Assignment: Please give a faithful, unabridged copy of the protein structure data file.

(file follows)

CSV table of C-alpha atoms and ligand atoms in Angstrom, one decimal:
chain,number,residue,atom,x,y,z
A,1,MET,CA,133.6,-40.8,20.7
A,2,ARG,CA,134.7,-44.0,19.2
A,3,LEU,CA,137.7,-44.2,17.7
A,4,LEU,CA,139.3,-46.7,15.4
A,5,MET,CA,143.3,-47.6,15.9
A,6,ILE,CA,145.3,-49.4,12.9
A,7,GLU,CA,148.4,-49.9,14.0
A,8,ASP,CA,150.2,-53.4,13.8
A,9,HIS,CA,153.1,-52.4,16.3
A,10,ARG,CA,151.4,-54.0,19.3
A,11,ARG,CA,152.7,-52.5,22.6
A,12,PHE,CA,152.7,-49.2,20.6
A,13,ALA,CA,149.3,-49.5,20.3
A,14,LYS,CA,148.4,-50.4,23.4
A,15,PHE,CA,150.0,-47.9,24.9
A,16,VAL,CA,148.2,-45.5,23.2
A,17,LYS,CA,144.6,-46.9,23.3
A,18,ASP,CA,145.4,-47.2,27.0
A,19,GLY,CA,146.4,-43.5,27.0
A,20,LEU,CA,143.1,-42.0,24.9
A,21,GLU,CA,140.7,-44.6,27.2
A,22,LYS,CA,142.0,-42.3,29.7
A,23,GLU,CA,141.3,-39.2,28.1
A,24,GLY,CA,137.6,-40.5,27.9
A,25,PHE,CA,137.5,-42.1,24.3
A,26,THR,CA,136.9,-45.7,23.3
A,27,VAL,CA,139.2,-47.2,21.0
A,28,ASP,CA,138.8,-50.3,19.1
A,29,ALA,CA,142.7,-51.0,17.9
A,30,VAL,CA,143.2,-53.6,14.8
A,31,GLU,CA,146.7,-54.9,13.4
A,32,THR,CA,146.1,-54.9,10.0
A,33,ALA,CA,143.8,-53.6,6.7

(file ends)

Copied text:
CSV table of C-alpha atoms and ligand atoms in Angstrom, one decimal:
chain,number,residue,atom,x,y,z
A,1,MET,CA,133.6,-40.8,20.7
A,2,ARG,CA,134.7,-44.0,19.2
A,3,LEU,CA,137.7,-44.2,17.7
A,4,LEU,CA,139.3,-46.7,15.4
A,5,MET,CA,143.3,-47.6,15.9
A,6,ILE,CA,145.3,-49.4,12.9
A,7,GLU,CA,148.4,-49.9,14.0
A,8,ASP,CA,150.2,-53.4,13.8
A,9,HIS,CA,153.1,-52.4,16.3
A,10,ARG,CA,151.4,-54.0,19.3
A,11,ARG,CA,152.7,-52.5,22.6
A,12,PHE,CA,152.7,-49.2,20.6
A,13,ALA,CA,149.3,-49.5,20.3
A,14,LYS,CA,148.4,-50.4,23.4
A,15,PHE,CA,150.0,-47.9,24.9
A,16,VAL,CA,148.2,-45.5,23.2
A,17,LYS,CA,144.6,-46.9,23.3
A,18,ASP,CA,145.4,-47.2,27.0
A,19,GLY,CA,146.4,-43.5,27.0
A,20,LEU,CA,143.1,-42.0,24.9
A,21,GLU,CA,140.7,-44.6,27.2
A,22,LYS,CA,142.0,-42.3,29.7
A,23,GLU,CA,141.3,-39.2,28.1
A,24,GLY,CA,137.6,-40.5,27.9
A,25,PHE,CA,137.5,-42.1,24.3
A,26,THR,CA,136.9,-45.7,23.3
A,27,VAL,CA,139.2,-47.2,21.0
A,28,ASP,CA,138.8,-50.3,19.1
A,29,ALA,CA,142.7,-51.0,17.9
A,30,VAL,CA,143.2,-53.6,14.8
A,31,GLU,CA,146.7,-54.9,13.4
A,32,THR,CA,146.1,-54.9,10.0
A,33,ALA,CA,143.8,-53.6,6.7